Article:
Something is obviously wrong in our schools. Students are going through school and coming out illiterate; teachers complain of drug and sex problems in classrooms; many bright children with potential are, despite the President's programs, being left behind.
Bob was telling me a few days ago how he sees a reduction in class size as the solution to most of the problems. Rush Limbaugh is arguing for increased teacher salaries today. The Houston Chronicle a while back said that stricter teacher hiring standards would be the way to go. Another popular solution is more tax money directed to school districts. While all of those are nice, none will fix the problem alone.
Smaller class size can be helpful in some areas. If a teacher has twelve misbehaving, undisciplined children, it's a lot easier than having thirty such children. Additionally, for the same reason I love being in tiny academic departments, there is more opportunity for one-on-one attention, attention which can really make a difference. Legally mandated small class sizes, however, can do more harm than good. Teachers are forced to give passing grades to students who have not made any progress whatsoever, because, if they hold the students back, their class size will be over the limit. Further classes end up with a larger and larger gap between students who are making the grade and students who are being passed through to keep class size down (or being passed along to keep the school's statistics up). Especially in districts where teachers are told to teach at the level of the slower students (to help self-esteem or what have you), this situation is highly detrimental to overall academic achievement. Comparative studies, in fact, show very little difference between districts with small class sizes and those with larger classes.
One other drawback to reducing class sizes is that it necessitates more teachers. Simply put: if you have sixty students, and classes can have twenty students, you need three teachers; if classes are limited at fifteen students, you need four teachers. There are teacher shortages all over the place, so simply hiring more teachers (ceteris paribus) is not feasible.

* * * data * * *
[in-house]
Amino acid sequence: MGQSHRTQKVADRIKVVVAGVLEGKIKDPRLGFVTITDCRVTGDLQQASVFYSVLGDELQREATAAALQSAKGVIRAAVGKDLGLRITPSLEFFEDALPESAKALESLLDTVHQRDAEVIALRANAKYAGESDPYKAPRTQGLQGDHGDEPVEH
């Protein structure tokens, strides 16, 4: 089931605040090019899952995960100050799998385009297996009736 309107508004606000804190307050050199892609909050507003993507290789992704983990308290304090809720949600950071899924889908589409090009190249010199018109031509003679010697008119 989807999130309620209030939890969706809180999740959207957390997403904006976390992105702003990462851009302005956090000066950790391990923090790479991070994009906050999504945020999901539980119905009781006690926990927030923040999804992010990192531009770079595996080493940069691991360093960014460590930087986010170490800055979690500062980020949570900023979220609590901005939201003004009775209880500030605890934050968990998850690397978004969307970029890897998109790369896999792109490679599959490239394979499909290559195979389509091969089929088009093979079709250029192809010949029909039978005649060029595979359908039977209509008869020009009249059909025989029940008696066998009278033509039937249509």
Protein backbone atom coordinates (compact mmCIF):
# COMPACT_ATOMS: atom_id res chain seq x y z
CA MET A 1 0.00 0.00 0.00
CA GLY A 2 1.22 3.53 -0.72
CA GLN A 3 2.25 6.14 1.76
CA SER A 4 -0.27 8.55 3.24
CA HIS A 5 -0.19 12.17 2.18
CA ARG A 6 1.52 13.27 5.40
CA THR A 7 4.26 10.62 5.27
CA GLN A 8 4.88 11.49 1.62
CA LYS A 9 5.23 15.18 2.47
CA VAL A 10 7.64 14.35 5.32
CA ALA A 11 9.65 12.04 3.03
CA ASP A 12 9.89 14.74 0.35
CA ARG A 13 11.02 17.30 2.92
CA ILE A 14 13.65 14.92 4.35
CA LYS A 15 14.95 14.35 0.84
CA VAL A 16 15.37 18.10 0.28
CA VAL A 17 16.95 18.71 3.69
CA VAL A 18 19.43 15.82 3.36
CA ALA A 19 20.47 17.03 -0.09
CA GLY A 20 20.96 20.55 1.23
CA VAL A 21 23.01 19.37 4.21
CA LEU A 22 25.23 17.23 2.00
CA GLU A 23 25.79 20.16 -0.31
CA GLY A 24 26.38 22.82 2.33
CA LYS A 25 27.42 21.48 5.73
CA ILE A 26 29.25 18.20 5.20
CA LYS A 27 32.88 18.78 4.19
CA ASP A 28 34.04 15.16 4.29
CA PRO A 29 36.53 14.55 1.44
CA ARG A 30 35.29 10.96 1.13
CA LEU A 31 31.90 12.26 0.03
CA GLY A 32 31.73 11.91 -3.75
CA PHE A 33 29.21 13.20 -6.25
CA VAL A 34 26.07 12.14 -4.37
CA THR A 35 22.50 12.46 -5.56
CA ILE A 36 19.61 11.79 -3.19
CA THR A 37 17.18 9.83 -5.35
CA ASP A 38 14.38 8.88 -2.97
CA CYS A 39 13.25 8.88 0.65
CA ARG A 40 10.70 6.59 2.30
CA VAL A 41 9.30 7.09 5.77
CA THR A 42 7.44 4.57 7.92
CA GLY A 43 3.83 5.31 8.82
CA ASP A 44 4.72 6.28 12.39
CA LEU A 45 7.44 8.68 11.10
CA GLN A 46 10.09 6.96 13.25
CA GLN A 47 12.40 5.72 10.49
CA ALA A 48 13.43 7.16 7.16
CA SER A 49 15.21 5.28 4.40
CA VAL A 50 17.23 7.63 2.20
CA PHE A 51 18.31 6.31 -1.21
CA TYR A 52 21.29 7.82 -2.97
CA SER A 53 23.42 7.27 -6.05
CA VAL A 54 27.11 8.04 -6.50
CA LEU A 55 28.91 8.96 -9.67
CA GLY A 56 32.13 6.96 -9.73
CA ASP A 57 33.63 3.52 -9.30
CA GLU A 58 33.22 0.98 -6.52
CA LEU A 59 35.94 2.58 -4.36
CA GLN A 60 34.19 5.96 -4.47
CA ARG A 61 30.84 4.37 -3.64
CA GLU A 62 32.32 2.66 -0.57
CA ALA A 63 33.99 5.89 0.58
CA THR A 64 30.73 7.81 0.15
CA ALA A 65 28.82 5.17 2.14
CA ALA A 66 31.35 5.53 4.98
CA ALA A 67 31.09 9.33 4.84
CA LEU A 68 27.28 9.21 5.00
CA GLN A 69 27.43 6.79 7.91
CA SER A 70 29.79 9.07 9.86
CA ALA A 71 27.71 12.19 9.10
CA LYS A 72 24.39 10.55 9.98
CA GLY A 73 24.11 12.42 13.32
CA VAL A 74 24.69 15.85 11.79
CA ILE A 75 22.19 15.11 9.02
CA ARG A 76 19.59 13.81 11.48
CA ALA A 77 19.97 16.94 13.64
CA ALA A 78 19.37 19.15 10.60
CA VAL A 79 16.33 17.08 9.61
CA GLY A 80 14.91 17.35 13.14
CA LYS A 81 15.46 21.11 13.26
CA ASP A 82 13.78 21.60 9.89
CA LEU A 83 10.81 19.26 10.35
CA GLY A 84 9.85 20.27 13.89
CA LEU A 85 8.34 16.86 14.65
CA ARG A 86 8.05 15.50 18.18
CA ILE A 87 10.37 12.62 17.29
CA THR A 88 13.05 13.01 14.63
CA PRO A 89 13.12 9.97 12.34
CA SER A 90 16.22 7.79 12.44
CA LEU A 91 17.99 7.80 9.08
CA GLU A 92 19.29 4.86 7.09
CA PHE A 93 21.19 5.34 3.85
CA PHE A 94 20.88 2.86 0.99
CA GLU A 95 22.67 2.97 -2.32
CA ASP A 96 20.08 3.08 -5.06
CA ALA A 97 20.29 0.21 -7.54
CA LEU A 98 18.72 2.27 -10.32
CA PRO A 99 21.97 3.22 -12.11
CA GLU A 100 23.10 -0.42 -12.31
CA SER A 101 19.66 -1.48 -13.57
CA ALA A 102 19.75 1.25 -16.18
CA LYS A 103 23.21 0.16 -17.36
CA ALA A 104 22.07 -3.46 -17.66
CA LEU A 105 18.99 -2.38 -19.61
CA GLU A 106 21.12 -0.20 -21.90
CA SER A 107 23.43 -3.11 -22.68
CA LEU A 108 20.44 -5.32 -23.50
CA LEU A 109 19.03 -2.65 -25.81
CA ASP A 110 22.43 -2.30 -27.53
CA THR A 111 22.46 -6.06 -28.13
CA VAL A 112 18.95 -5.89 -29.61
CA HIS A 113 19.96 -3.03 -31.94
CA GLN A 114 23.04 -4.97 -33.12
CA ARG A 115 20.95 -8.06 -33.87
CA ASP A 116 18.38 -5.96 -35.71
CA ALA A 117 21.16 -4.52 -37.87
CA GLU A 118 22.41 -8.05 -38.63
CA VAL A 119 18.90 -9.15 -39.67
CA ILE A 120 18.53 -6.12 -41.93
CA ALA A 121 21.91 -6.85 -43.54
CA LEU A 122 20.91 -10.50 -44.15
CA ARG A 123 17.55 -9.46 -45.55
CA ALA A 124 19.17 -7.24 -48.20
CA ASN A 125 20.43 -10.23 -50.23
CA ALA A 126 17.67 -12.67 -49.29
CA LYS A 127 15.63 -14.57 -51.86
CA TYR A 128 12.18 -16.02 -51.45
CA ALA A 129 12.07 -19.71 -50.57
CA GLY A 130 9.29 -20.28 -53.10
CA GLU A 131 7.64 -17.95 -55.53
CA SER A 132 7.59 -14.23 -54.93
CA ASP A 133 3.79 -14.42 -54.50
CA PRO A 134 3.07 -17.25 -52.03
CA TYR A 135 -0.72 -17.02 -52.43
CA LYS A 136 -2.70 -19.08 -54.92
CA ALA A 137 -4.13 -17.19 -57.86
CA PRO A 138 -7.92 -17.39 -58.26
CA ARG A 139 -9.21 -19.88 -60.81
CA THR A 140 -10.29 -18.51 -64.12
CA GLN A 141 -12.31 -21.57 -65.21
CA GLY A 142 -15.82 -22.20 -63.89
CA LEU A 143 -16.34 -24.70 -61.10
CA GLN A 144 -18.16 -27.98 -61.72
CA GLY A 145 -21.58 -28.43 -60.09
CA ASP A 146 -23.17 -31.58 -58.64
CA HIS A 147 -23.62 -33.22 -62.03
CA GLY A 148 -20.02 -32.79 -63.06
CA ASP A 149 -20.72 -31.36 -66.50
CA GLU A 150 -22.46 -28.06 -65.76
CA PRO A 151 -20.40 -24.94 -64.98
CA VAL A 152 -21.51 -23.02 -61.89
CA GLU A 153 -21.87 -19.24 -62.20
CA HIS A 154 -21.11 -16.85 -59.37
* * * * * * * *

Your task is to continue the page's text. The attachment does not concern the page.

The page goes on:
Why is it so difficult to find more teachers? Many quite qualified people who would otherwise be teachers are in other professions because they need a higher income than a teacher's salary provides. I quite agree that public school teachers ought to be paid more -- not purely because they work hard and deserve more money, but also because a higher salary would induce more people to apply for jobs.
Many teachers have spouses with higher-paying jobs. When the spouse is relocated to another state (or sometimes even another part of the same state), the teacher often must take a year-long teacher certification course, a course the teacher has already taken in the previous location. These teachers frequently find it easier to take off time, spend it at home with the kids, or find another line of work -- often teaching at more tolerant private schools -- especially if they find it likely that their spouse will be moved again in the next few years. That restriction is counterproductive and should be dropped (while I know that there are differences between school districts, a simple examination or brief training session could pick out which teachers are capable of making the transition without a new certification).
There are also many students who apply to Teach For America; large numbers of those students are rejected. Why? They may not be qualified (a Harvard graduate with a Sanskrit degree is much less useful than a Houston Community College graduate with a Spanish or Early Childhood Education degree). Many schools do not like taking in TFA teachers, as they have no teaching experience, often burn out quickly, and rarely stay beyond their two years, so have minimal lasting impact.
What about inept teachers? Stricter hiring standards for teachers are extremely necessary. Public schoolteachers -- and superintendents -- are failing basic literacy tests. Something like one in four Houston Independent School District teachers are teaching subjects in which they have no university-level training (yes, I am aware that that number sounds higher than it really is -- a first-grade math teacher needs no college math to tell people how to add -- but this number does also include high school teachers; unfortunately, the report with that figure did not break it up by age level). Teachers should be adequately trained and sufficiently educated themselves. But there is a drawback here as well: stricter hiring standards mean fewer of the applicants can be accepted as teachers, and we are stuck with the teacher shortage. Back to higher teacher salaries to counteract that, then.